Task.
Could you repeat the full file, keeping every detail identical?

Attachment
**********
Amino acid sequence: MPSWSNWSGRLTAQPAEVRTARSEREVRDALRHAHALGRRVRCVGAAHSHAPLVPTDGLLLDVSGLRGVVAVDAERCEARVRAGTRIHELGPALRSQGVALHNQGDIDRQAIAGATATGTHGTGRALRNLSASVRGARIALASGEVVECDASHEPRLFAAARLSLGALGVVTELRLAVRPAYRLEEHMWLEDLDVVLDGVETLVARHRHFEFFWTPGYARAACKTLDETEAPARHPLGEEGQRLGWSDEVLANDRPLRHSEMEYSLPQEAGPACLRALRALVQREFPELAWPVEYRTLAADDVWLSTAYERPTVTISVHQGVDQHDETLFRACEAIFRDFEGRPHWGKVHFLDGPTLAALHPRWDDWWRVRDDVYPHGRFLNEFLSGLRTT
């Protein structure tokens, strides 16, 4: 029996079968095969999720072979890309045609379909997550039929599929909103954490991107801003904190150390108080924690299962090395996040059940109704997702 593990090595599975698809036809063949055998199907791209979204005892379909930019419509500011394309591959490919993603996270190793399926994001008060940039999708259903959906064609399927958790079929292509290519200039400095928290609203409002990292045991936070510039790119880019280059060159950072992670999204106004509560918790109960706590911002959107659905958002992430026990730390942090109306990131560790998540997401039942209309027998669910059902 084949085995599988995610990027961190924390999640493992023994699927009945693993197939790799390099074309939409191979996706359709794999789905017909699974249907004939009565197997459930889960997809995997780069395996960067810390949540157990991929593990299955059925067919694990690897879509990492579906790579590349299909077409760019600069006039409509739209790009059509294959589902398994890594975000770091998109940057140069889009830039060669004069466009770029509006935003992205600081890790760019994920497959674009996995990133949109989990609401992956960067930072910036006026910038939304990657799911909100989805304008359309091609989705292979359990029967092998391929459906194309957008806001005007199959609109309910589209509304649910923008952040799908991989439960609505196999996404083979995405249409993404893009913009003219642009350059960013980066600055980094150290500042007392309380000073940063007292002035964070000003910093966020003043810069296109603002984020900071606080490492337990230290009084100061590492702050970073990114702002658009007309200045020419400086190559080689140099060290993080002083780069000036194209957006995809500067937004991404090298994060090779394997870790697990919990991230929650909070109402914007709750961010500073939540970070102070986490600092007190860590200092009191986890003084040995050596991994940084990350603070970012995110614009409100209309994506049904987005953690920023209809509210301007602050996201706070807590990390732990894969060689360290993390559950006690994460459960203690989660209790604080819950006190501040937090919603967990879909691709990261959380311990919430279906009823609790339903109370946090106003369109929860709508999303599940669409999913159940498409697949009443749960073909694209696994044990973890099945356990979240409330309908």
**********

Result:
Amino acid sequence: MPSWSNWSGRLTAQPAEVRTARSEREVRDALRHAHALGRRVRCVGAAHSHAPLVPTDGLLLDVSGLRGVVAVDAERCEARVRAGTRIHELGPALRSQGVALHNQGDIDRQAIAGATATGTHGTGRALRNLSASVRGARIALASGEVVECDASHEPRLFAAARLSLGALGVVTELRLAVRPAYRLEEHMWLEDLDVVLDGVETLVARHRHFEFFWTPGYARAACKTLDETEAPARHPLGEEGQRLGWSDEVLANDRPLRHSEMEYSLPQEAGPACLRALRALVQREFPELAWPVEYRTLAADDVWLSTAYERPTVTISVHQGVDQHDETLFRACEAIFRDFEGRPHWGKVHFLDGPTLAALHPRWDDWWRVRDDVYPHGRFLNEFLSGLRTT
């Protein structure tokens, strides 16, 4: 029996079968095969999720072979890309045609379909997550039929599929909103954490991107801003904190150390108080924690299962090395996040059940109704997702 593990090595599975698809036809063949055998199907791209979204005892379909930019419509500011394309591959490919993603996270190793399926994001008060940039999708259903959906064609399927958790079929292509290519200039400095928290609203409002990292045991936070510039790119880019280059060159950072992670999204106004509560918790109960706590911002959107659905958002992430026990730390942090109306990131560790998540997401039942209309027998669910059902 084949085995599988995610990027961190924390999640493992023994699927009945693993197939790799390099074309939409191979996706359709794999789905017909699974249907004939009565197997459930889960997809995997780069395996960067810390949540157990991929593990299955059925067919694990690897879509990492579906790579590349299909077409760019600069006039409509739209790009059509294959589902398994890594975000770091998109940057140069889009830039060669004069466009770029509006935003992205600081890790760019994920497959674009996995990133949109989990609401992956960067930072910036006026910038939304990657799911909100989805304008359309091609989705292979359990029967092998391929459906194309957008806001005007199959609109309910589209509304649910923008952040799908991989439960609505196999996404083979995405249409993404893009913009003219642009350059960013980066600055980094150290500042007392309380000073940063007292002035964070000003910093966020003043810069296109603002984020900071606080490492337990230290009084100061590492702050970073990114702002658009007309200045020419400086190559080689140099060290993080002083780069000036194209957006995809500067937004991404090298994060090779394997870790697990919990991230929650909070109402914007709750961010500073939540970070102070986490600092007190860590200092009191986890003084040995050596991994940084990350603070970012995110614009409100209309994506049904987005953690920023209809509210301007602050996201706070807590990390732990894969060689360290993390559950006690994460459960203690989660209790604080819950006190501040937090919603967990879909691709990261959380311990919430279906009823609790339903109370946090106003369109929860709508999303599940669409999913159940498409697949009443749960073909694209696994044990973890099945356990979240409330309908």